Patrick Administration Pledges Renewed Focus on Crumbling Transportation Systems
$15-$19 Billion Backlog Cited in Transportation Commission Report
"The Transportation Finance Commission's report shines a spotlight on the scope of the challenges we face. Make no mistake, my administration is committed to addressing those challenges now," said Governor Patrick. "Investment in our transportation infrastructure is critical if we want to grow our economy. The hundreds of companies we are actively engaged with to expand or relocate to Massachusetts consistently cite infrastructure as an impediment to future growth in the state. We can no longer defer or delay. We must begin solving our transportation troubles now if are to succeed in a global economy."
The report released today found a $15-$19 billion shortfall in funding for transportation over the next 20 years. "The condition of our roads, bridges, and transit systems are all in broad decline," the report says. "Our transportation agencies do not have the resources to do their jobs properly." The Commission took into account a full range of transportation needs, including funding for state highways, public transportation, the Massachusetts Turnpike Authority, the Department of Conservation and Recreation's bridge and parkway program, and Chapter 90 funding for cities and towns.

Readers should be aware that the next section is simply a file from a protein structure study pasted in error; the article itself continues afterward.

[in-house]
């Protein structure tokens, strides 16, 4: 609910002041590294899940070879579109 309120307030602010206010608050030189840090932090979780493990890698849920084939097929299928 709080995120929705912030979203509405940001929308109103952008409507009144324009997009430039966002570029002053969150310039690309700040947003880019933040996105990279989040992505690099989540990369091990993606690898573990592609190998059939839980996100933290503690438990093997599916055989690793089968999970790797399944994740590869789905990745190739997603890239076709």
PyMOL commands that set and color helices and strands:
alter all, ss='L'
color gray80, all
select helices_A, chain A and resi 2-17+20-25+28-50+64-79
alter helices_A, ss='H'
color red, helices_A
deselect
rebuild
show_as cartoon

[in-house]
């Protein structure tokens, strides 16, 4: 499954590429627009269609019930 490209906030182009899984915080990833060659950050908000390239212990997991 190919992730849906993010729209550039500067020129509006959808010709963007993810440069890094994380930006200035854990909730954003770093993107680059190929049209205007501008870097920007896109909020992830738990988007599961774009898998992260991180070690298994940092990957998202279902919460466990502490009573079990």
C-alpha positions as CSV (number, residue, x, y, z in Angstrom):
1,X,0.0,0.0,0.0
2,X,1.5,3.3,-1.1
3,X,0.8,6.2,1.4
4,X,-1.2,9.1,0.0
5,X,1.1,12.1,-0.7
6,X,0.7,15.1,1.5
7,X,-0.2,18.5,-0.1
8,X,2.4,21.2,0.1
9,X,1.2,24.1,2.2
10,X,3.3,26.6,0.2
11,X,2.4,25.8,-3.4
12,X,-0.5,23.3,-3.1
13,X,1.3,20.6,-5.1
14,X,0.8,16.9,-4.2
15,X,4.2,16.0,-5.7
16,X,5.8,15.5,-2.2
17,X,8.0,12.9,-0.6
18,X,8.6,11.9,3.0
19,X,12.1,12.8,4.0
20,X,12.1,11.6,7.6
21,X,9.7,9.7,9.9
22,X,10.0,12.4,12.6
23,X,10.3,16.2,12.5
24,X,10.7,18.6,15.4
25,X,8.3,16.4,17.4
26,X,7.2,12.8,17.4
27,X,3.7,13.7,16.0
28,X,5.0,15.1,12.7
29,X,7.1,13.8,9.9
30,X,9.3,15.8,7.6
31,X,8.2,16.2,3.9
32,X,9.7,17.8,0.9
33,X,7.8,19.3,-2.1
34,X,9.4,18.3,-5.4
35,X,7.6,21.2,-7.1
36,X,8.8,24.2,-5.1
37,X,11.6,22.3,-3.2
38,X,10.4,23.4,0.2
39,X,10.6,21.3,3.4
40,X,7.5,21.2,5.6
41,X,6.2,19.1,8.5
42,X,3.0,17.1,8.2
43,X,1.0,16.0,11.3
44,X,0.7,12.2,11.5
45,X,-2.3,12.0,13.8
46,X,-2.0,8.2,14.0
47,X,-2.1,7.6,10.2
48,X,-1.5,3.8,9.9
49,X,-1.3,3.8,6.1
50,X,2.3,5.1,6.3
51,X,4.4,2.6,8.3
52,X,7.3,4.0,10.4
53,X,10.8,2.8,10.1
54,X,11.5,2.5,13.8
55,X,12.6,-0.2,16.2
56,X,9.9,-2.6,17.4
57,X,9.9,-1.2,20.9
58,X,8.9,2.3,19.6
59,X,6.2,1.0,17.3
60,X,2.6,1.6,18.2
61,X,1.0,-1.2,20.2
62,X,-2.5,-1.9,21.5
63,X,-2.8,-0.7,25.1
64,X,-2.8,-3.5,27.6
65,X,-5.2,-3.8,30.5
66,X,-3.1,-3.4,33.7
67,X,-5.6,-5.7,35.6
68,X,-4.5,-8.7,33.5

"What this bi-partisan panel found, after more than two years of investigation, is that there is a significant gap between the financial resources we have and the resources we need, just to keep the system in good working condition," Secretary Cohen said. "The report serves as a long overdue wake up call to state and local government and the business community in Massachusetts that the condition of our highways and transit infrastructure is seriously impaired and that conditions will continue to worsen dramatically unless we change the way we manage and invest in transportation."
To begin addressing the backlog,Governor Patrick today called on his secretaries, members of the commission, and legislative, transportation, and business leaders to undertake a careful review of the findings and to begin working together in a very public and transparent process to forge a consensus around innovative, long-term solutions to finally address this critical problem.
Earlier this month, the Patrick Administration took a step to address the most immediate transportation needs, when the Governor filed a $1.47 billion bond bill that will re-start the pipeline of important bridge and highway projects that have been stalled for several years. The bill won swift approval by the Legislature.
"This report will serve as the beginning of the discussion on how to solve this problem," said Governor Patrick. "I believe that whatever solution we agree upon must address some fundamental problems: the lack of coordination between transportation agencies, a narrow base of transportation financing that is unsustainable and inadequate to meet our transportation infrastructure needs, and the neglect of entire regions of the state that must serve as catalysts of statewide economic expansion."